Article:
Beyond the Traditional Nation State

The complex case of Moldova, Transnistria, and their Domestic Minorities

  • Kiegan Barron


Moldova and Transnistria have a peculiar relationship. Moldova is recognized as an independent state by most all other countries. Transnistria, on the other hand, lacks this formal recognition of sovereignty but functions as an independent country in every other way. This odd but fascinating relationship between the two autonomous political units is worthy of its own study. However, this relationship becomes even more interesting when analyzing their minority relations. Both Moldova and Transnistria have their own minority populations. But as Transnistria is not technically an independent state, Transnistrians are therefore considered a minority within Moldova. To do justice to the inherent complexities, the thesis of this paper is twofold: first, it will argue that both Moldova and Transnistria have been relatively successful at integrating their own minority populations. Secondly, it will argue that Moldova and Transnistria have largely been unable to integrate with each other, a phenomenon attributable to their differing political development and threats of unification with other countries.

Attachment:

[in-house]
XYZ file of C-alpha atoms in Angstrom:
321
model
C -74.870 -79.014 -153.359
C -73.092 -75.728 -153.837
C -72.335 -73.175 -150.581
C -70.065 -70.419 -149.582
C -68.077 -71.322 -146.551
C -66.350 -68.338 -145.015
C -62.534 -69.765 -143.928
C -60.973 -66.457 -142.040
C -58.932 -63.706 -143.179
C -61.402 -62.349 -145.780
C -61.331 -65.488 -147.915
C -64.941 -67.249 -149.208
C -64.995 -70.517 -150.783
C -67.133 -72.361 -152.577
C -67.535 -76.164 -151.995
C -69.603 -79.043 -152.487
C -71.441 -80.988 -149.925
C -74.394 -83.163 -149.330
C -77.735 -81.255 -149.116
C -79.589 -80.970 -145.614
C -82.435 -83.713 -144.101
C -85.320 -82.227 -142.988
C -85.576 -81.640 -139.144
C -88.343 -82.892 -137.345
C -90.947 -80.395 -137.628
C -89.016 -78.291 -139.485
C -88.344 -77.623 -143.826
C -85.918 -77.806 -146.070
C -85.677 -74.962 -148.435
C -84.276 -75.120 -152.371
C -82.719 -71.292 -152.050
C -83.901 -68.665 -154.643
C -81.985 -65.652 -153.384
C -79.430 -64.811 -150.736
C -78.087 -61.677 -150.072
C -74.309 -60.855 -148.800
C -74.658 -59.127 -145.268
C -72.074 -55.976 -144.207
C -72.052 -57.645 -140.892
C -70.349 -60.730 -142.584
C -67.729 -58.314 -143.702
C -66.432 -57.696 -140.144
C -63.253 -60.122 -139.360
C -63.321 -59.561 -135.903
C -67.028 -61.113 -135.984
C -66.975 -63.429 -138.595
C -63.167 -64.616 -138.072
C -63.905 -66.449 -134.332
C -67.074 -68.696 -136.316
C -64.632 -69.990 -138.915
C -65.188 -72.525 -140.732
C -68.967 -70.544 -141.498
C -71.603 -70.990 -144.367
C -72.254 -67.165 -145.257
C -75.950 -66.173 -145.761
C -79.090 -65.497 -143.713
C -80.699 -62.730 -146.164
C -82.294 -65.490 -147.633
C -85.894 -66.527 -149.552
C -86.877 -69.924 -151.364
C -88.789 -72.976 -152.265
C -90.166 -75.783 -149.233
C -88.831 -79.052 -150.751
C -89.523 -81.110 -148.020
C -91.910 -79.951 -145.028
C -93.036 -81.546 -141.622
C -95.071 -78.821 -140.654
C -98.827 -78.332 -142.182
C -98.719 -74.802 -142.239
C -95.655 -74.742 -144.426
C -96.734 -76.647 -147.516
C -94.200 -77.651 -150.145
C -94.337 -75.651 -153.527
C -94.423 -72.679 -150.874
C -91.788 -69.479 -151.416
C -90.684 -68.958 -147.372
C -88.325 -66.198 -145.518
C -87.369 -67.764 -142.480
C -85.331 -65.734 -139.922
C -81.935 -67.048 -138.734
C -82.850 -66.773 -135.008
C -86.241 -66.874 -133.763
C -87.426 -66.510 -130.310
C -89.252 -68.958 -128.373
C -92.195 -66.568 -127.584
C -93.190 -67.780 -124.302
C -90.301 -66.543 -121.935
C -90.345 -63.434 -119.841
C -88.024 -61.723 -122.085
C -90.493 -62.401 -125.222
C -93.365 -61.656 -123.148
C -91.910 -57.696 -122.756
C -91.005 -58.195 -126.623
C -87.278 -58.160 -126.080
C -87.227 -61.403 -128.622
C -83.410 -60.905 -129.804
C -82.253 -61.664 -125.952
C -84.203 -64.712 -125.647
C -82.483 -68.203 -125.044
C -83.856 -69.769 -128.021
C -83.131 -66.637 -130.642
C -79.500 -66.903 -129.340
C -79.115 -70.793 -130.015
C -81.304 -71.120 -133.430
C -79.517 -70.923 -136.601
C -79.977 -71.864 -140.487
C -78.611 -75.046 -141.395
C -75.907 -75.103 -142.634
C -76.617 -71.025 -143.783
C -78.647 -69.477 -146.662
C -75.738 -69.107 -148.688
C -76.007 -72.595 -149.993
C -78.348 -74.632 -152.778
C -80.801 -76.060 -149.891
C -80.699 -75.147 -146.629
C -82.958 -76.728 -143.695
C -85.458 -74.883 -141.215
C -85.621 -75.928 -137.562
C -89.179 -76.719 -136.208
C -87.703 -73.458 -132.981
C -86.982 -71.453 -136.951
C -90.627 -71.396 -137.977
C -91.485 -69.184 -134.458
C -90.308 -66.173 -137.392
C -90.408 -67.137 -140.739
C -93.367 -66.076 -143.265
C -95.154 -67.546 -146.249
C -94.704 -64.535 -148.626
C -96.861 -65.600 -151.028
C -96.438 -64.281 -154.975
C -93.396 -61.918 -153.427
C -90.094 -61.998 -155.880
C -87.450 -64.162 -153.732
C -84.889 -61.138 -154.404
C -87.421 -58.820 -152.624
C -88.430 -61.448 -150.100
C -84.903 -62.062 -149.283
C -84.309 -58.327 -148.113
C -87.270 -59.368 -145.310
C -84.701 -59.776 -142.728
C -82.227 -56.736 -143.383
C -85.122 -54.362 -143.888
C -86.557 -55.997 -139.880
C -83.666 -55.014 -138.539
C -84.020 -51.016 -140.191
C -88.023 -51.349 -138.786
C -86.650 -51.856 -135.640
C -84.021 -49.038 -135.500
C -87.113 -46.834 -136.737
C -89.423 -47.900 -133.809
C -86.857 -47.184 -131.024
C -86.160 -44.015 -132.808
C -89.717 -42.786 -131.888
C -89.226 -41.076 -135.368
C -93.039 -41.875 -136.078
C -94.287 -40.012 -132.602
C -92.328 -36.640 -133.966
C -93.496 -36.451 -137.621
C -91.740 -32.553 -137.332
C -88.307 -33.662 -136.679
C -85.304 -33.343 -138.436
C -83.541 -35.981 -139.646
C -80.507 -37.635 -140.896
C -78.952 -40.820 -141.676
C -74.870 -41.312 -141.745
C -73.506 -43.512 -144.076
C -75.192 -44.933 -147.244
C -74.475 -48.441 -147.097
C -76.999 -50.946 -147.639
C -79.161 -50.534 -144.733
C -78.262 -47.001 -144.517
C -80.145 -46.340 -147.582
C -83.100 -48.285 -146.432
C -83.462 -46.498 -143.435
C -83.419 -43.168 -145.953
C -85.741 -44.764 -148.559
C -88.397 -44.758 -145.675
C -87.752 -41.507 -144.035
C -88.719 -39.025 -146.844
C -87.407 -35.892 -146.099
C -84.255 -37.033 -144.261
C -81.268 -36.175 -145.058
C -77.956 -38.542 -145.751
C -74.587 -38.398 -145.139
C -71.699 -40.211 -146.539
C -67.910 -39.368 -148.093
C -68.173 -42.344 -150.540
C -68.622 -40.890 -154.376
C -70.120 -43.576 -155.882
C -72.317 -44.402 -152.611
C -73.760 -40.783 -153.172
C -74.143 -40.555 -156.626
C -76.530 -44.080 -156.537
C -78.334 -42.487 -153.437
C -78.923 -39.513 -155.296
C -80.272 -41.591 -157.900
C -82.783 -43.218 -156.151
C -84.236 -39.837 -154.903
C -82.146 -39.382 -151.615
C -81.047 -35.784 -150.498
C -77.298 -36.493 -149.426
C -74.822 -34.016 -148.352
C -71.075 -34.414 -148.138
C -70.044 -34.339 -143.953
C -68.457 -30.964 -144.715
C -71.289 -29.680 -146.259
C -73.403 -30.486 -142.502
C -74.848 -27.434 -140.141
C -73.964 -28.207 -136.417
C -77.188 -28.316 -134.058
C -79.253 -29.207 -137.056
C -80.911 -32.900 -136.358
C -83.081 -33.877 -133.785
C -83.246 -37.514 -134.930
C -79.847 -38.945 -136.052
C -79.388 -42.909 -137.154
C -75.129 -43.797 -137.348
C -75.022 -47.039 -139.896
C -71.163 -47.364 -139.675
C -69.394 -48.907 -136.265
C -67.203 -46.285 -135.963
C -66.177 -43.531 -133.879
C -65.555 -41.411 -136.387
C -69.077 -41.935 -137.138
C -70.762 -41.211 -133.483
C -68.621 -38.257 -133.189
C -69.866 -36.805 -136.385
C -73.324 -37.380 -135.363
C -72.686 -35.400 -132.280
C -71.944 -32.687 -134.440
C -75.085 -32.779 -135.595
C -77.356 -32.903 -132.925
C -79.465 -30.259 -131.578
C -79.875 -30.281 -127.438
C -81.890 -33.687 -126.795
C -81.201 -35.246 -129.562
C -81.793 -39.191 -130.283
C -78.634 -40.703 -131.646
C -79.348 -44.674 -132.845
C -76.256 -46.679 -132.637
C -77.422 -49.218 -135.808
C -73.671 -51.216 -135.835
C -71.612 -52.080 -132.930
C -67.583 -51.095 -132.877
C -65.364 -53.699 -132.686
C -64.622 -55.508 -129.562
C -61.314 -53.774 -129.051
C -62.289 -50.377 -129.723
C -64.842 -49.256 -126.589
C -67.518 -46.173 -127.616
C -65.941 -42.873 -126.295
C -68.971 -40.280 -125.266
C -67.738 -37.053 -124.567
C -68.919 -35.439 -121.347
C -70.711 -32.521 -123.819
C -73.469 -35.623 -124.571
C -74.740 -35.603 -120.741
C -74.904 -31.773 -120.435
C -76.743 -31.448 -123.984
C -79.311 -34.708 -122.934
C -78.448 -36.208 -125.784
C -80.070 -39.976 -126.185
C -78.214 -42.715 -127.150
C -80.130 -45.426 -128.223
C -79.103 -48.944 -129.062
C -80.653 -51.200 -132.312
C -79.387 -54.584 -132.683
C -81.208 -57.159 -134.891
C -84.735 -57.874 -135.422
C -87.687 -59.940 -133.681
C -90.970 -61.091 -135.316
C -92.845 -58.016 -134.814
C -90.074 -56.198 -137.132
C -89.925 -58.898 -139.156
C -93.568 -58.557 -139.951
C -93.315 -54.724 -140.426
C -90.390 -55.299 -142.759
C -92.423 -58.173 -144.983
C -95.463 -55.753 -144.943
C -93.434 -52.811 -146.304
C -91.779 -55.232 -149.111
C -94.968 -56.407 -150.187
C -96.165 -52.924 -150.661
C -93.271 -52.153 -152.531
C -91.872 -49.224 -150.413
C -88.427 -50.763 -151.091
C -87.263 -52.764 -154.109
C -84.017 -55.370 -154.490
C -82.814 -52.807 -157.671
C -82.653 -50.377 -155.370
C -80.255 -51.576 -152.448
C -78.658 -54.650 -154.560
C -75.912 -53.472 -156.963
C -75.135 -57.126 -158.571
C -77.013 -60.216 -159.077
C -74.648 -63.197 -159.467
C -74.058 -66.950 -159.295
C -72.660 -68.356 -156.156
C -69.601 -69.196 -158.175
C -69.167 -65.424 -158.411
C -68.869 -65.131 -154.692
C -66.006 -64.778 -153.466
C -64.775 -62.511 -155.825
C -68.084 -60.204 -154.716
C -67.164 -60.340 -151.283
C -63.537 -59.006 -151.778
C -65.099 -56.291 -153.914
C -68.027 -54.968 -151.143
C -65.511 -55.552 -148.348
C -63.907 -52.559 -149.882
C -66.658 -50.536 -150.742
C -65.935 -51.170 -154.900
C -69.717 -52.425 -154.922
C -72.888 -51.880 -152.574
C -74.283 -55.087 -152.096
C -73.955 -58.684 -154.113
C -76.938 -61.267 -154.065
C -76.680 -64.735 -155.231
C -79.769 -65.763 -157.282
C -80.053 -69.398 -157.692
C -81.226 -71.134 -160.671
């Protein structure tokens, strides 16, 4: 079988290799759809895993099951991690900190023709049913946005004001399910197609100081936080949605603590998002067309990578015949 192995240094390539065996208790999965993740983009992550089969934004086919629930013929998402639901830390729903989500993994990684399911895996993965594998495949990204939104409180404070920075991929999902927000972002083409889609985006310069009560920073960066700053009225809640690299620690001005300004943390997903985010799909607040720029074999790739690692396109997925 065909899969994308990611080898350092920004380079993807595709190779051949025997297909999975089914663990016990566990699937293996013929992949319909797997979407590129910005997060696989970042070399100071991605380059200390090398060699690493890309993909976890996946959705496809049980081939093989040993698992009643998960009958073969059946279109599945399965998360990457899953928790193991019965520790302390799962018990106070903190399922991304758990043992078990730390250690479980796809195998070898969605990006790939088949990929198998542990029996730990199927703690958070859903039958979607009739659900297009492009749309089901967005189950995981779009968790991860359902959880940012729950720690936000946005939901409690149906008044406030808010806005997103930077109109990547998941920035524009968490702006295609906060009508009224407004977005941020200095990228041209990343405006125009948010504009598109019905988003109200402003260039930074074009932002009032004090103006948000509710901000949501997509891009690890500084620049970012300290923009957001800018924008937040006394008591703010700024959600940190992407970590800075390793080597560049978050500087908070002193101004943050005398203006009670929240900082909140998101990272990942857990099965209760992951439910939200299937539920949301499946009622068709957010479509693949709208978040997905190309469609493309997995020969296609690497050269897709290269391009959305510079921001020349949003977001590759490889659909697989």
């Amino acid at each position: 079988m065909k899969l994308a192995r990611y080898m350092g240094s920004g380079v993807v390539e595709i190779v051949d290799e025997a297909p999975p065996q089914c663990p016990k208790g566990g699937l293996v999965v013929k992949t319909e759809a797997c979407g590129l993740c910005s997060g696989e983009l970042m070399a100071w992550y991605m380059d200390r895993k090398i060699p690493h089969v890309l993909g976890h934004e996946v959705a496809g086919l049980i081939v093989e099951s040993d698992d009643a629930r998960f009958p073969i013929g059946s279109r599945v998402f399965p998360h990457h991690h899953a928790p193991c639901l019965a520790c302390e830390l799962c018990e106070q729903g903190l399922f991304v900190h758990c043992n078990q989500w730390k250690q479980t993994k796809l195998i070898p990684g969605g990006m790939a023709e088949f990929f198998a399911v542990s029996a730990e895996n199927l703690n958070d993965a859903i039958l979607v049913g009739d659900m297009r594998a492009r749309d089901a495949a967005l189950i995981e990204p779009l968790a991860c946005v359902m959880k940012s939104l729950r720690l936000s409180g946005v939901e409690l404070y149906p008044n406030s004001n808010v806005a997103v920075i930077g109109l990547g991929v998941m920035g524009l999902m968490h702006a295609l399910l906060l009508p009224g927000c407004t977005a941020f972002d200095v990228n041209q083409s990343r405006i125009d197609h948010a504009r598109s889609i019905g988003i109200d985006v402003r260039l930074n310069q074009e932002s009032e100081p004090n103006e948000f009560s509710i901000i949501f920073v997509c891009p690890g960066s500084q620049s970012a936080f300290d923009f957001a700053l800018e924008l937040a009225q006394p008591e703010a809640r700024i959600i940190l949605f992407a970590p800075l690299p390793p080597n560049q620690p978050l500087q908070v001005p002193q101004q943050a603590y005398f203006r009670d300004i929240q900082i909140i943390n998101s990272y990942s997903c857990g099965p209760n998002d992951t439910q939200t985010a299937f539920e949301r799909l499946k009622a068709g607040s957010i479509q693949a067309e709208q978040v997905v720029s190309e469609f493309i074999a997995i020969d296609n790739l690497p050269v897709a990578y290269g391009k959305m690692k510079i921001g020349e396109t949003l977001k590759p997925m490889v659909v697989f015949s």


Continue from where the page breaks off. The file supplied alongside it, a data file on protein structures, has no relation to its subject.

Author Biography

Kiegan Barron

Kiegan Barron is a third-year honours political science and history student interested in European politics and twentieth century European history – particularly German history. He is currently working on the early stages of his honours political science thesis, which will explore the connection between meritocracy and populism in a Western European context.